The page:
Belgian fashion: De-coding the DNA that is MDN


Jeanie Keogh looks at a Belgian fashion brand that dares to care.

Long-standing Belgian fashion label Mer du Nord, which now goes by the peppier acronym MdN, has undergone an interesting revival. When the company went into receivership three years ago, French businesswoman Dominique Nebbout Chekly was handed the challenge of bringing it back to life, thus becoming the fairy godmother of struggling fashion houses. Here’s how the story goes…

Once upon a time, Mer du Nord found itself boxed in by its reputation as a staid fashion house. Nebbout Chekly, who was working as a fashion consultant after a 20-year history in strategic brand development for fashion houses such as Maja and Tara Jarmon, was invited to cross the border from her native France to work her magic on Mer du Nord. Now she is in the process of nurturing it back to financial health and saving it from the brink of fashion extinction. As the new moniker suggests, MdN is more modern, with a touch of laidback bohemian added to the company’s signature preppy and conservative style. The private school/horse riding look is still evident in the classic blazers with a gold-embossed MdN on the coat pocket, or the striped tunic dress with MDN embroidery, but there’s a down-to-earth twist thrown in. The look says “dare me to care” while remaining decidedly chic.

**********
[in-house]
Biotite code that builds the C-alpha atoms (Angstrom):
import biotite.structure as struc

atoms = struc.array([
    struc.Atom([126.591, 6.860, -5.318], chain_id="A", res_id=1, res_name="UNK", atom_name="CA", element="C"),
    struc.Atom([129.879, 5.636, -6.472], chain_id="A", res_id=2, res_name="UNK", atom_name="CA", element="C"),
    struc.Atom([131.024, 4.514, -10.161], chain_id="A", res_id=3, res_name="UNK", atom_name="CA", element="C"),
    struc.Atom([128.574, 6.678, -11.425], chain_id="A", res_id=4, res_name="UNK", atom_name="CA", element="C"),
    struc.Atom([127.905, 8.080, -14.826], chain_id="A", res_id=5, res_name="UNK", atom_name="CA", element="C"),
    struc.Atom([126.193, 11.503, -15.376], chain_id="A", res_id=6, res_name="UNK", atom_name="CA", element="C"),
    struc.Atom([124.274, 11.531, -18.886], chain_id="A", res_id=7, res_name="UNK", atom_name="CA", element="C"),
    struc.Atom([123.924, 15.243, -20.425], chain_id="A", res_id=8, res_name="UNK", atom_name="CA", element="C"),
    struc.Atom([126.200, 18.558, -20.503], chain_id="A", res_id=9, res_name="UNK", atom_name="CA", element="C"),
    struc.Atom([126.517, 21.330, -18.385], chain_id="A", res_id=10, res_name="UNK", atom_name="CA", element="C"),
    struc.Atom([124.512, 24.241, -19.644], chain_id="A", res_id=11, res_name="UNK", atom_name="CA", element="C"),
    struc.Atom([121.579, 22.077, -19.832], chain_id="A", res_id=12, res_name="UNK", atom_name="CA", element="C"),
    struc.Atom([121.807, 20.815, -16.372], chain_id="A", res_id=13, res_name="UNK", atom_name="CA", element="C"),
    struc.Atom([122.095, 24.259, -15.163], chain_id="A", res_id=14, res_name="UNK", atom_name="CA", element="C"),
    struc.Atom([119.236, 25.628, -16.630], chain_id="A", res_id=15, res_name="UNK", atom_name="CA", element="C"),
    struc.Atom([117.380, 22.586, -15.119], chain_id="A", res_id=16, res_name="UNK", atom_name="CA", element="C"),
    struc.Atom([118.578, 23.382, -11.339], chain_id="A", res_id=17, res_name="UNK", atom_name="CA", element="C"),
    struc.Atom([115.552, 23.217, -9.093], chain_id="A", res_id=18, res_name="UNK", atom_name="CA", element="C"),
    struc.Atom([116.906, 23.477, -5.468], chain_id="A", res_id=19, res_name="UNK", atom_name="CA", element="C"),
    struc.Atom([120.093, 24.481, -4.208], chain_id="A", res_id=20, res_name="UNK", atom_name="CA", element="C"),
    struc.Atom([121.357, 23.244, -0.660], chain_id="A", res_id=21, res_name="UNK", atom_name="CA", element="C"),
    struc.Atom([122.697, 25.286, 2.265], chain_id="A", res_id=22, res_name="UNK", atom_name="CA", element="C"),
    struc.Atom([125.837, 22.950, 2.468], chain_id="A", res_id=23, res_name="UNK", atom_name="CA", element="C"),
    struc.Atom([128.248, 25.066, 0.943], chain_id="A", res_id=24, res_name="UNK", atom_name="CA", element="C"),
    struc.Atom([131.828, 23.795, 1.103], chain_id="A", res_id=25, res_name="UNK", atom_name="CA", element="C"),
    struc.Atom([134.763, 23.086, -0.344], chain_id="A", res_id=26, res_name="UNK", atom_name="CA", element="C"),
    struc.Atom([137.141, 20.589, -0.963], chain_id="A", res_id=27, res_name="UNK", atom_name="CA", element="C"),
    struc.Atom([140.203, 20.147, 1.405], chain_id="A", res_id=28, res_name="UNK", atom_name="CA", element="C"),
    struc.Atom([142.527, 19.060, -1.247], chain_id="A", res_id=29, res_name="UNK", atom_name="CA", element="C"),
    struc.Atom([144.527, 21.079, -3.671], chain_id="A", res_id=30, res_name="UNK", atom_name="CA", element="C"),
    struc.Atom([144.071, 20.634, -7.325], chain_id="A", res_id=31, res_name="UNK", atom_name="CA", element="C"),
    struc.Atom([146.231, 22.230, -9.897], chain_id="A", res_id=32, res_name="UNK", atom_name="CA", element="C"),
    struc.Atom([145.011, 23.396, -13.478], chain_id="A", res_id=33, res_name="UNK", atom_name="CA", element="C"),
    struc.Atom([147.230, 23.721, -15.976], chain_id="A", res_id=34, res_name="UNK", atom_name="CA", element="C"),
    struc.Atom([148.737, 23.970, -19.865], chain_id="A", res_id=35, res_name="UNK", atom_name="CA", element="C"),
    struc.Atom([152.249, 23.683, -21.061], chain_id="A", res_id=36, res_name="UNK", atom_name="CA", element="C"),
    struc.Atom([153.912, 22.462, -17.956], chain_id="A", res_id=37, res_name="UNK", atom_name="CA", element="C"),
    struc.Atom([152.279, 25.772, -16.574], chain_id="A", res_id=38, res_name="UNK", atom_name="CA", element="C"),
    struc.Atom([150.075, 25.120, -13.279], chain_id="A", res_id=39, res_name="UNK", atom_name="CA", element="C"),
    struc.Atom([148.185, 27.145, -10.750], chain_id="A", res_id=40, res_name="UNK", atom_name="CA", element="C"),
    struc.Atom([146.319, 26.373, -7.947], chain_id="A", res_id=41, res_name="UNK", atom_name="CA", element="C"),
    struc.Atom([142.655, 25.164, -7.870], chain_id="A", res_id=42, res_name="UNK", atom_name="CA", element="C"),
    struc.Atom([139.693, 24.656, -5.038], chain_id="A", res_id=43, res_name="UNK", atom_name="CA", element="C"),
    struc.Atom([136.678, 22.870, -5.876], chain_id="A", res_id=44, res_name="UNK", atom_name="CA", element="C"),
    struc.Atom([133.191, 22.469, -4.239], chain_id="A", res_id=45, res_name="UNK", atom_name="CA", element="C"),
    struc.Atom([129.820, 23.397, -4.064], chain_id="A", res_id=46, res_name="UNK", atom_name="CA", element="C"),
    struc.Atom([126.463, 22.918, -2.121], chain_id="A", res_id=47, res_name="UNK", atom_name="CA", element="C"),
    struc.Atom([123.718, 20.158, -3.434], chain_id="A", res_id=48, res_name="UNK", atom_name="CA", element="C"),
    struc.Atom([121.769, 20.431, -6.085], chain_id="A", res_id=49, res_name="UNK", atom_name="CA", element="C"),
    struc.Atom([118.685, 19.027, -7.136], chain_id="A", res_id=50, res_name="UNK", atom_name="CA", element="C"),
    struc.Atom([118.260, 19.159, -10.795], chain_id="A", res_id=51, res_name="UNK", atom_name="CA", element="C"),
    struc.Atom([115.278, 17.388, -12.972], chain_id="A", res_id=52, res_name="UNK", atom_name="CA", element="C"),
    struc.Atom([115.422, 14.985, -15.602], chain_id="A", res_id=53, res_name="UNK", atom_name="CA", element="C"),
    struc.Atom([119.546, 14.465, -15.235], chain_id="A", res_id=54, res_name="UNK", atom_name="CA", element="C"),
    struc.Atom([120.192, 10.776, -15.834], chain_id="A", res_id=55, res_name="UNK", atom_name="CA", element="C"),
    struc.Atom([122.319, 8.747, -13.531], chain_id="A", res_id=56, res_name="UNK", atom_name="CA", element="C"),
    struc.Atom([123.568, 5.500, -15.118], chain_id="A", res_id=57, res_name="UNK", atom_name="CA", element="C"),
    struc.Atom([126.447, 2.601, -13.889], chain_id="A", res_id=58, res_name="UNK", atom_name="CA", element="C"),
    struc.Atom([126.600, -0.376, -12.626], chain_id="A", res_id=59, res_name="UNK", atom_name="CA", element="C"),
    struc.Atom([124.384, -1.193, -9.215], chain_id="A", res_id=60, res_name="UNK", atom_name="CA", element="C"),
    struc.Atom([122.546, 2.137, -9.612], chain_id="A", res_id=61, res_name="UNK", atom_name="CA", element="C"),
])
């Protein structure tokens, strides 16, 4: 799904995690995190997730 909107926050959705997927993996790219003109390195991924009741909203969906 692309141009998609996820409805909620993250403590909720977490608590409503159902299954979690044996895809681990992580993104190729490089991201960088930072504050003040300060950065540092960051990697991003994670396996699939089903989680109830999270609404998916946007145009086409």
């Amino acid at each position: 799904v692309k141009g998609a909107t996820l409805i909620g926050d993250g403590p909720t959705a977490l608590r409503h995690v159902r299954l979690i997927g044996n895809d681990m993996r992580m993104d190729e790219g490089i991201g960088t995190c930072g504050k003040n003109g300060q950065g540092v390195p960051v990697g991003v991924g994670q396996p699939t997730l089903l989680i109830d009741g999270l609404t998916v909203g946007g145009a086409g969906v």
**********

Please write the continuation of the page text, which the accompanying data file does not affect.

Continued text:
I met up with Nebbout Chekly ahead of Paris fashion week in January, where the spring/summer 2018 collection was to be presented, the second collection since she became artistic director of MdN a little over a year ago. She spoke about the transformation the brand has gone through under her leadership, as well as the reverence she has for Mer du Nord and its established prominence in the Belgian fashion market.

“There’s still a history – it’s a company that is going to celebrate its 30th anniversary in 2018. Today, you need to look at the present and the future and not look at the past. Yes, the past is important because you need to examine it and try to see the DNA of the firm and the legacy that we need to preserve and respect. Beyond that, when it comes to the negative aspects, I’m not in denial, but we have to move forward, of course, while considering the brand.”